A Global Perspective on Labor in Japan


Nov 15 2018

On November 6th, we hosted a panel discussion in Tokyo titled “A Global Perspective on Labor in Japan” at the Shangri La Hotel.


The event featured a keynote speech by Dr Florian Kohlbacher, Director Economist Corporate Network North Asia who addressed the key issues and trends impacting the Japanese labor market. A panel discussion followed on the changing Japanese labor market, featuring Oki Matsumoto, Chairman & CEO, Manex Group, Inc, Yumiko Murakami, Head of OECD Tokyo Centre OECD, Dr. Yoko Ishikura, Professor Emeritus Hitotosubashi University and Akihiko Kubo, Representative Director, Japan Managing Director, North Asia Tag Japan Ltd.

In Dr Kohlbacher’s keynote speech, he discussed the glass ceiling women face in Japan. Highlighting that Japan is ranked one of the worst places to work as a woman, with the number of working women sitting at 63% representing a meagre 3% increase from ten years ago. This has seen Japan fall to a lowly 114th in the World Economic Forum’s Gender Diversity ranking index, the worst of any of the G7 countries.

While Japan has the highest levels of numeracy and literacy skills of all OECD countries surveyed, Japanese people are traditionally extremely risk adverse meaning that often they stay in the same jobs.  Generally, younger people are more willing to take risks but are often an under-utilized talent resource and not given opportunities.  The panelists commented on how innovation and leadership are learned skills that cannot be honed if people do not have the opportunity to experience them.

As the demands of the economy change in the future, companies will need different skillsets from the ones they have and require today. Companies must learn how to measure and how to judge talent so they can resource appropriately. It was agreed amongst the panelists that more emphasis should be given to skills-based and task-based hiring over hiring based purely on education.

The panel recognized that there has been a growing trend in Japan which has seen the creation of more generalist roles than specialist. As employees tend to move cross-functionally rather than working in individual specialisms.  When you look at how this impacts productivity, the reduction in the number of specialists means that they are not ready to start the job on day one as they need further training and time to adapt to the role. Whereas, specialists have an in-depth understanding of a specific role and this can increase productivity and output faster.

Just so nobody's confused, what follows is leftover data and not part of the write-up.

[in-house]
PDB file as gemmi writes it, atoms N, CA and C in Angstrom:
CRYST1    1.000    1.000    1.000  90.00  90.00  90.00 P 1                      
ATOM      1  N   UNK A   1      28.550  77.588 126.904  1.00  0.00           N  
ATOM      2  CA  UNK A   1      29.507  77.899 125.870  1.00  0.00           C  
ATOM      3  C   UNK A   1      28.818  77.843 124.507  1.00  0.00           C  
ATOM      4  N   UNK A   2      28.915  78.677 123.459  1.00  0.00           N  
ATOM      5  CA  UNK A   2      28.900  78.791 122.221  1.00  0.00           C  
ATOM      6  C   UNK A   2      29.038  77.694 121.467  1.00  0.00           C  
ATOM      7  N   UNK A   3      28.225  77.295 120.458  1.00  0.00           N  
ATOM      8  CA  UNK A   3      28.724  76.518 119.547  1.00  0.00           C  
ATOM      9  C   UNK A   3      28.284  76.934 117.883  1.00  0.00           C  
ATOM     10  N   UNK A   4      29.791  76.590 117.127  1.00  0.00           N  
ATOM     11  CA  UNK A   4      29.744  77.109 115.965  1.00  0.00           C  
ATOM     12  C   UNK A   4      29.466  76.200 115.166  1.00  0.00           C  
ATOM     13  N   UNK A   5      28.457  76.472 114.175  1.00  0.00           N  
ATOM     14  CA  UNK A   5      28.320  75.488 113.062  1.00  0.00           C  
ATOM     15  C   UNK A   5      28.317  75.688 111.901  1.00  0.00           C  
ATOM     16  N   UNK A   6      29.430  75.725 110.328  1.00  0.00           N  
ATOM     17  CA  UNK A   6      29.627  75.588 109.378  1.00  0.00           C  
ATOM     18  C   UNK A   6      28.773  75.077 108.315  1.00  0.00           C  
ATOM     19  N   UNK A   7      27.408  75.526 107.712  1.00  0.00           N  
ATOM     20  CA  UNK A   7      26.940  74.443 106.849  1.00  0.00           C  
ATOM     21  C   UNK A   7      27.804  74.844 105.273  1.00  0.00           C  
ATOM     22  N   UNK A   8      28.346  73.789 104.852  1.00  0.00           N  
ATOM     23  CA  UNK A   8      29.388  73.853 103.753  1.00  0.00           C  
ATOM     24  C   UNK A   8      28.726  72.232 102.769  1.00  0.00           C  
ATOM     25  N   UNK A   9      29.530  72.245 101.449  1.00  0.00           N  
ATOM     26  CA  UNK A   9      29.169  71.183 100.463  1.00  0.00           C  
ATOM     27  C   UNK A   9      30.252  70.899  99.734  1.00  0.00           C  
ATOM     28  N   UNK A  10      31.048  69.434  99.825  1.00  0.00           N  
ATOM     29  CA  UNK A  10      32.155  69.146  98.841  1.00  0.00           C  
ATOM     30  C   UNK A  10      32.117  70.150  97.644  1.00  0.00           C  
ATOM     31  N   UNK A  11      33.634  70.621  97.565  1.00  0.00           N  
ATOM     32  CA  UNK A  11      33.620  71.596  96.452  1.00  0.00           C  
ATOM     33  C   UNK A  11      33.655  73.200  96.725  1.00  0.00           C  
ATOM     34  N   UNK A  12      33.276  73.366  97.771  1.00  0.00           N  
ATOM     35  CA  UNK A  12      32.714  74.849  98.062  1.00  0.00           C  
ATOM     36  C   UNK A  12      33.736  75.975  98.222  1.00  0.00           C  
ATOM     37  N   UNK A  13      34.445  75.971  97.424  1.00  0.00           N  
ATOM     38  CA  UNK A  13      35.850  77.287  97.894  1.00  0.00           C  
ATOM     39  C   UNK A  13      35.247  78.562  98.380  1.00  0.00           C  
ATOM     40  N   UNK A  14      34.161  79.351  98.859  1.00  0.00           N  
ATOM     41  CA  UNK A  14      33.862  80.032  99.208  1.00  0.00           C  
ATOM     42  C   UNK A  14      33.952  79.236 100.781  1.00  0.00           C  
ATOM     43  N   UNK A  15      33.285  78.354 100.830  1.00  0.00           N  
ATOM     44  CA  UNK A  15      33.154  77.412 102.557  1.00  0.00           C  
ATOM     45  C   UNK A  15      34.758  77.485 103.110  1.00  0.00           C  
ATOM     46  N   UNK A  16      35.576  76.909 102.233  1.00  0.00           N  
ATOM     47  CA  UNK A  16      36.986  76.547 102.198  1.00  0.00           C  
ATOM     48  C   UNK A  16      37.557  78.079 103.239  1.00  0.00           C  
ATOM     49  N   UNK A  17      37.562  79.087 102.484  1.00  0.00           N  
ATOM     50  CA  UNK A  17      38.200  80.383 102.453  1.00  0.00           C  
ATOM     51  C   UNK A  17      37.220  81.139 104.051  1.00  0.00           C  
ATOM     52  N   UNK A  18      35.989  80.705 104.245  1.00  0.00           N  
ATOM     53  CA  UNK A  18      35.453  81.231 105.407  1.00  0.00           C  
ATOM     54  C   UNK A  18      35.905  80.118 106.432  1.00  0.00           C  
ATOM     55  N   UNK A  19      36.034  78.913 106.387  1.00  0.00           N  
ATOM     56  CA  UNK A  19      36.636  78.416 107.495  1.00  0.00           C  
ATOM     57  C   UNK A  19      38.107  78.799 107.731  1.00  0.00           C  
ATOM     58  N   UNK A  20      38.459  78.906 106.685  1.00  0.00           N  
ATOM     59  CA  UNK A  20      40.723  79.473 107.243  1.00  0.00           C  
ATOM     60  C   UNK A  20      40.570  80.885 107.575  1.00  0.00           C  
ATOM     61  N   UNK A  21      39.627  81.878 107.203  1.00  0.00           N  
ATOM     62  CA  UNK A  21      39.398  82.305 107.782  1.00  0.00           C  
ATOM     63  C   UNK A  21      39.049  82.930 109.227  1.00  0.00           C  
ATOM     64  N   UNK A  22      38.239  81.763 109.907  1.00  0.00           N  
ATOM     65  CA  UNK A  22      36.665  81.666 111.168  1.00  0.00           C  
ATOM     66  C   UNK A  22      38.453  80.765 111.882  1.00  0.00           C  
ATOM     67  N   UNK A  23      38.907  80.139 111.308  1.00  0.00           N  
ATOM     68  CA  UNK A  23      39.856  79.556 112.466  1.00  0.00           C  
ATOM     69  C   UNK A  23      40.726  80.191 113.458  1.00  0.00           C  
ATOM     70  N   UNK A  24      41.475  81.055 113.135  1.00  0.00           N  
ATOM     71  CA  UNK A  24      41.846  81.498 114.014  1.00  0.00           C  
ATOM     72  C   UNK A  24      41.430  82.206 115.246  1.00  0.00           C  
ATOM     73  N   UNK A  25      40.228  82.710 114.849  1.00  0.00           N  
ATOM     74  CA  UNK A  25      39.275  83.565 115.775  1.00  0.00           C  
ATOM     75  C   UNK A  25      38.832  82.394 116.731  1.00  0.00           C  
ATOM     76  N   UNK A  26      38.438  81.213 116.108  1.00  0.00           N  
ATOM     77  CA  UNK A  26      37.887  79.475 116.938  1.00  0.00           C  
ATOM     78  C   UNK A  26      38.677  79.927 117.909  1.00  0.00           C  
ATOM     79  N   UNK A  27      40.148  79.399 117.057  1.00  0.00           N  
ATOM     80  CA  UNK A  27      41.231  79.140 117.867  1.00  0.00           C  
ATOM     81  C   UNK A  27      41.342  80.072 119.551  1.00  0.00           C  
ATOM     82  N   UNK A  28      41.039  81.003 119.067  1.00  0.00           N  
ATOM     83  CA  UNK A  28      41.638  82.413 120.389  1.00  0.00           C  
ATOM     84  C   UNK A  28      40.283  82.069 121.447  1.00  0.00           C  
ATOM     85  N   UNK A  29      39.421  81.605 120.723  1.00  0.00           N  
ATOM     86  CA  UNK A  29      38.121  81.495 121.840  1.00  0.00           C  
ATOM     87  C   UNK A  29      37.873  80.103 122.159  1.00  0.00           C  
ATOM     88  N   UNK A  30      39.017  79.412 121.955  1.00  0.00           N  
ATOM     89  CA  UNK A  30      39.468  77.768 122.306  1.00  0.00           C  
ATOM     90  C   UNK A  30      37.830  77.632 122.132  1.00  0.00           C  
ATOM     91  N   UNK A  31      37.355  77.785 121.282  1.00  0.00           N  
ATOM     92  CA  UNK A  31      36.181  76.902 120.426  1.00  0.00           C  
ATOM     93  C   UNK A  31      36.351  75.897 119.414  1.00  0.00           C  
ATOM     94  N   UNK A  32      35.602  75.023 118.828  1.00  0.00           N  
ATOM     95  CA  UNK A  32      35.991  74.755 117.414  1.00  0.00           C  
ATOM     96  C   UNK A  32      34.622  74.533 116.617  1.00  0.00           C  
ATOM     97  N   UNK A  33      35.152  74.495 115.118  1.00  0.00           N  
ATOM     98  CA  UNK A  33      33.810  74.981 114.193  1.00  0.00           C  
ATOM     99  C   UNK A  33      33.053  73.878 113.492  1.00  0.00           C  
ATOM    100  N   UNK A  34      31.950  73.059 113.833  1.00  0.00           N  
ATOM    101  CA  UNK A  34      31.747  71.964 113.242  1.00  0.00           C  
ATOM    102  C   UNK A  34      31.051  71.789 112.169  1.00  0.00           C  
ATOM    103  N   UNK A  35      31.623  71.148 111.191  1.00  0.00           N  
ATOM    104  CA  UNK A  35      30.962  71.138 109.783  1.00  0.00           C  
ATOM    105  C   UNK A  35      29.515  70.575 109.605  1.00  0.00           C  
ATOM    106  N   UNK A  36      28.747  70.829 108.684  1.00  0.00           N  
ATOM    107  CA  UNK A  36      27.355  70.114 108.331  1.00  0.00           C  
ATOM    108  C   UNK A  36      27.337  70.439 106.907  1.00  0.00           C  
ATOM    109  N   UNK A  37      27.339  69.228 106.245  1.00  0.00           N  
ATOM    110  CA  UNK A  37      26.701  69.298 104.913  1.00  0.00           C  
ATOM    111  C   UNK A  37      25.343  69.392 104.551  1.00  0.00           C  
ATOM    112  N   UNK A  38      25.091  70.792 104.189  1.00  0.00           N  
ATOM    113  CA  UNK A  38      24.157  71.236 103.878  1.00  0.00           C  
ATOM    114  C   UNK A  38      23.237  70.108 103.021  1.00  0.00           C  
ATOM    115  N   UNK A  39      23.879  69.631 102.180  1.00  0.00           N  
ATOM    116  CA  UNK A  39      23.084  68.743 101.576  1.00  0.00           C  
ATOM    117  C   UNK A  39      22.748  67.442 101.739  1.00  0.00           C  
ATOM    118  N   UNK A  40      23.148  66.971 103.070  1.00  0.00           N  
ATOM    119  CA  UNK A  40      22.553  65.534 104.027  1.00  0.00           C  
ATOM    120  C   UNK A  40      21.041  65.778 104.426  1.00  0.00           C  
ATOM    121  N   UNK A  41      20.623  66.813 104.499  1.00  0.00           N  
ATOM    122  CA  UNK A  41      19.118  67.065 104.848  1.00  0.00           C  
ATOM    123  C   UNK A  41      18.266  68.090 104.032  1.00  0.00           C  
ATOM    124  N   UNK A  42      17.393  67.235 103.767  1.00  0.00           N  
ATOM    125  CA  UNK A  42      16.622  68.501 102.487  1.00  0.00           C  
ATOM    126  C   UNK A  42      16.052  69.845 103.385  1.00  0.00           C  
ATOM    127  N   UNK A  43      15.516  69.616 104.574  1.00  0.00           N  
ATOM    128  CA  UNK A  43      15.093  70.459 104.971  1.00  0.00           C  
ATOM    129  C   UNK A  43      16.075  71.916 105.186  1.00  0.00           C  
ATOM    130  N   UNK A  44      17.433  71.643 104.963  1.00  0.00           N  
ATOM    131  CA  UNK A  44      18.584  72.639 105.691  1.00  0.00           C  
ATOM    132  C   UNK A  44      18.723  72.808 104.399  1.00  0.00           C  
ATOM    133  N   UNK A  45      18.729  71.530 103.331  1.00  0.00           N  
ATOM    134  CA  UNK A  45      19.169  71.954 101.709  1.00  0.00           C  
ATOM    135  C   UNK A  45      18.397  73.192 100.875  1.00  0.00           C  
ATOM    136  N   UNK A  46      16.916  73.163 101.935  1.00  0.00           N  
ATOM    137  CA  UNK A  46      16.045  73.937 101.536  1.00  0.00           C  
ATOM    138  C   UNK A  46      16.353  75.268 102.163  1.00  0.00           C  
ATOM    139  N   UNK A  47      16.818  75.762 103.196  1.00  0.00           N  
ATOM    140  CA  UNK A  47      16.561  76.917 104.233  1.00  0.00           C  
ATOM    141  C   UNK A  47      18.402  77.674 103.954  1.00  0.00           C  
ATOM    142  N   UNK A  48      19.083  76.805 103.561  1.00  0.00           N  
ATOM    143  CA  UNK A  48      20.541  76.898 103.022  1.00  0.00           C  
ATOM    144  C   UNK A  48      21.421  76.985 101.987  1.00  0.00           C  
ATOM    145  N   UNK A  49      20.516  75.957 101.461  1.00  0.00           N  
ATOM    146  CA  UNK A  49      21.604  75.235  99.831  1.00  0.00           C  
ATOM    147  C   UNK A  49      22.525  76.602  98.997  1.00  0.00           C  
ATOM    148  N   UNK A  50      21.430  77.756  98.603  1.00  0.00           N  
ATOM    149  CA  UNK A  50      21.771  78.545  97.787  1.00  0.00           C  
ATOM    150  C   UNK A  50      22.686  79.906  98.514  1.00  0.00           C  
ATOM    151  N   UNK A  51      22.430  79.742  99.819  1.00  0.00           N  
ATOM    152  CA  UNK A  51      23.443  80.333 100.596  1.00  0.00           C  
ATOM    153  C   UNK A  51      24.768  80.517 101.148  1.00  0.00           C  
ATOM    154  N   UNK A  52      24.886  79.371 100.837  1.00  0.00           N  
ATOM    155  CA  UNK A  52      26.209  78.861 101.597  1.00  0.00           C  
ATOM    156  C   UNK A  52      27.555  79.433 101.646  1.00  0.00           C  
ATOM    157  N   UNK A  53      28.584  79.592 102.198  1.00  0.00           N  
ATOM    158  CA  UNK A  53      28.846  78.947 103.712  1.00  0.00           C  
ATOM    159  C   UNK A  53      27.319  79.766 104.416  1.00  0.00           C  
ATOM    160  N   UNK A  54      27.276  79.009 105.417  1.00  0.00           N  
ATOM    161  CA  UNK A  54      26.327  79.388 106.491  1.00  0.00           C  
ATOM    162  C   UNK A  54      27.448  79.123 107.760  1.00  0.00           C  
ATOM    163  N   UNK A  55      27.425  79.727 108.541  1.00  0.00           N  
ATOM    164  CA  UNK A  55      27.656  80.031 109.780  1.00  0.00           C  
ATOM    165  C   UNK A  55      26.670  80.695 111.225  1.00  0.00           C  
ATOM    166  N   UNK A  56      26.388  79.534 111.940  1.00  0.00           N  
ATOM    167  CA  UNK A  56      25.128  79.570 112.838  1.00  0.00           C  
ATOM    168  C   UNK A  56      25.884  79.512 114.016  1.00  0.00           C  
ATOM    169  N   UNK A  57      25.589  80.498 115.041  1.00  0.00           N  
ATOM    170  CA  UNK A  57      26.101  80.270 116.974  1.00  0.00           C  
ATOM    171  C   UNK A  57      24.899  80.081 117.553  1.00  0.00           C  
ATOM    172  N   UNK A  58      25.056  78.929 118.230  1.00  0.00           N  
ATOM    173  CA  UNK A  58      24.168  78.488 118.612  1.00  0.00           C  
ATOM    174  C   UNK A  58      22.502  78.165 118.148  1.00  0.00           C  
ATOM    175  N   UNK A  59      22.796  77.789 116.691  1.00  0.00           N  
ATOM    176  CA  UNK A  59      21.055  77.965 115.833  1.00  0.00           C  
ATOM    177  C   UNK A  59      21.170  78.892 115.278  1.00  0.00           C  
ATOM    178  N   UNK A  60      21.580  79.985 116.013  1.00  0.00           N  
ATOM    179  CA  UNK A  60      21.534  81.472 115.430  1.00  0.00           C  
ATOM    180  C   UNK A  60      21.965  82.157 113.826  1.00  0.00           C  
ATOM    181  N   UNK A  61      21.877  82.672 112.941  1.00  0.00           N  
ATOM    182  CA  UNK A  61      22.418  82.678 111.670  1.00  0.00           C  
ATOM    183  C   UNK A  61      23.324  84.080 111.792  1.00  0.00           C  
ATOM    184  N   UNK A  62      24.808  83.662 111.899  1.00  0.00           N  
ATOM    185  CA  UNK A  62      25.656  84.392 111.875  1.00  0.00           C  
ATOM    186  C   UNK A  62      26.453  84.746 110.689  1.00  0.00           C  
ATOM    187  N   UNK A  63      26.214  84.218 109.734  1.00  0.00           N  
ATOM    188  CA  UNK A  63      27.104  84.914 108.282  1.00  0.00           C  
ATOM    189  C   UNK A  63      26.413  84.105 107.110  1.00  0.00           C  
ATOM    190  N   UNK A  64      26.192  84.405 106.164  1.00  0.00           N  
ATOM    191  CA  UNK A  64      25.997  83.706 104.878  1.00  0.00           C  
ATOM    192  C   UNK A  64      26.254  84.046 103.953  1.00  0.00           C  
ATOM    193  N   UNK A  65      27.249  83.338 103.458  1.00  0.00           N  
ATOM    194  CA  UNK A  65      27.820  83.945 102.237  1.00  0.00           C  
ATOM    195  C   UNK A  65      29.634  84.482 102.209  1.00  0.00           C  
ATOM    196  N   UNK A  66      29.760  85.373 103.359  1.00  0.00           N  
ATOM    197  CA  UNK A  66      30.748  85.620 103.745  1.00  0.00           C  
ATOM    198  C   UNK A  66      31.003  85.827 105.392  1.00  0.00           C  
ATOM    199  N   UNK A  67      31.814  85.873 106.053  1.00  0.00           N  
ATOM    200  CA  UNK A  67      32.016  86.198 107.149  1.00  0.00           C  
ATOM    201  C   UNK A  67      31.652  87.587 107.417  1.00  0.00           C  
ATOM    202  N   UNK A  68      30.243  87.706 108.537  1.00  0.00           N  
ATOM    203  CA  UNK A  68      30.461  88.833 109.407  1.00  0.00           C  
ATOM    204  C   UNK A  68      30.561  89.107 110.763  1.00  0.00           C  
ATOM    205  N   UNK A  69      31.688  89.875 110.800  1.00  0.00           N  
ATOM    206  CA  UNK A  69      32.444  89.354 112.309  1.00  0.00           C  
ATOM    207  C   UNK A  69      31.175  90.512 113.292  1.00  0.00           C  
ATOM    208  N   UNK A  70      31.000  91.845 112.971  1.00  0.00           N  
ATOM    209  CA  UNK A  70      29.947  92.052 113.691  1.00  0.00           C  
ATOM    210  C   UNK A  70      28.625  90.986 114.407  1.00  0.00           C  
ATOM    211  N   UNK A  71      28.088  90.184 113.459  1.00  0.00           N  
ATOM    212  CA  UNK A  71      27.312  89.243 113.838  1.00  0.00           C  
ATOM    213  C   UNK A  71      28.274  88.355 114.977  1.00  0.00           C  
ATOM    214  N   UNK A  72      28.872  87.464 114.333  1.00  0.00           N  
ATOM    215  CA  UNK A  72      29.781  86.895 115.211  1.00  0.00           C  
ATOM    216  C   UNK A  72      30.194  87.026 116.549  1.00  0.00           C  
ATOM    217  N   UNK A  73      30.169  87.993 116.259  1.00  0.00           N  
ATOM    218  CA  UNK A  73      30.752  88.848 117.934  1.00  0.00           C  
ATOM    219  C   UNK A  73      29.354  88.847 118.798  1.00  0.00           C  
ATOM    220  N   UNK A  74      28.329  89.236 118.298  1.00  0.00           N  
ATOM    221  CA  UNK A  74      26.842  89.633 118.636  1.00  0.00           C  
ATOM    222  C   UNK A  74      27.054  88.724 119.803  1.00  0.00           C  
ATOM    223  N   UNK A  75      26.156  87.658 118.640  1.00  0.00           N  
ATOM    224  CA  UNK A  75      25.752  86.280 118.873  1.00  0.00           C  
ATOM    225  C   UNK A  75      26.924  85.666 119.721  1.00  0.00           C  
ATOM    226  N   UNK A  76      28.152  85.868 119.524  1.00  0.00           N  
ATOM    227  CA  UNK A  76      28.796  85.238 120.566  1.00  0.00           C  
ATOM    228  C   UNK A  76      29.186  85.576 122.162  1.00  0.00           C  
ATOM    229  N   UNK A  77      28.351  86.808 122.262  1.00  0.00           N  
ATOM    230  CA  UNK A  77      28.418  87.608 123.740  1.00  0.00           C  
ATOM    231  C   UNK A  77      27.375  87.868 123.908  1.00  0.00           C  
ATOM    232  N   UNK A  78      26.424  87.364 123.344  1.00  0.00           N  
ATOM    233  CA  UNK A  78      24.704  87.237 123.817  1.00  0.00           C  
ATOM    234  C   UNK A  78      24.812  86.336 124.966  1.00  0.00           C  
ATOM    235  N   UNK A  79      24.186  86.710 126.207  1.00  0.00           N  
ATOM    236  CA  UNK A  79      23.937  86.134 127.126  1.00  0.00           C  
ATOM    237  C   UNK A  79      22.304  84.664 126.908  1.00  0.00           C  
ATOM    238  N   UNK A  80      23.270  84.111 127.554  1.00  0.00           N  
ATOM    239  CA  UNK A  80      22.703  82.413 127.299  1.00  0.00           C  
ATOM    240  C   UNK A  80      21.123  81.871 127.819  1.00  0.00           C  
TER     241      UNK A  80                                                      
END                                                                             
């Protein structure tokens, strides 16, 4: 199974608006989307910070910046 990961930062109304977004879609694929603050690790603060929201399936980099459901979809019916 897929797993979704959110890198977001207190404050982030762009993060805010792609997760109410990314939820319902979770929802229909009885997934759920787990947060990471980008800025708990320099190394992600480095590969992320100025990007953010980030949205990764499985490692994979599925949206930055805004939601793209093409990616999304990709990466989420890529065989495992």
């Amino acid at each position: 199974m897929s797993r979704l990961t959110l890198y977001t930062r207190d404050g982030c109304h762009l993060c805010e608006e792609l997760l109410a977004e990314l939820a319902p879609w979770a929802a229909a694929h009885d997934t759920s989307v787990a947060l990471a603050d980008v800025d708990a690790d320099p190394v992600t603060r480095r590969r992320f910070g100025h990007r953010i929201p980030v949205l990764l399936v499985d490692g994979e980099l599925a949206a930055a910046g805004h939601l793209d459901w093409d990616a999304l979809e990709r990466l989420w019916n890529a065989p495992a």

All panelists touched upon the issue of an ageing Japanese society and said that this inevitability was causing companies to look at how they engage with talent. Proactive action was cited as necessary to change Japan’s current work culture, so the workforce of tomorrow can meet economic demand. Ultimately, it was highlighted that the skills required today and tomorrow are very different from the ones required in the past.

Looking to the future the panelists highlighted the generation of the future being much more about the individual, moving away from the traditional status-driven work culture that has powered the Japanese economy for so long.

Traditionally, Japanese companies tend to hire people for too long. The “job for life” mentality has caused businesses to stagnate, as existing staff do not always have the skills and attributes required to fulfil the role. Businesses need to learn how to reallocate resources more effectively, foster existing talent or outsource to build the skills the company needs. Investing in new talent and or outsourcing will also help companies achieve optimum productivity.

When looking at innovation, it was remarked that innovation is happening at a limited number of companies and the focus needs to be on how to make sure the innovation machine spreads to wider segments of the economy.  It is evident that those companies that produce innovation display higher levels of productivity.

With the emergence of AI and the success of outsourcing globally, it is no surprise that these solutions have been flagged as an effective means of answering labor shortages in Japan. Although the panel recognized that for these solutions to be fully utilized, many Japanese companies need to change their culture and the mind-set of keeping everything from technology to people in-house. If they do not adapt then they run the risk of falling by the wayside.

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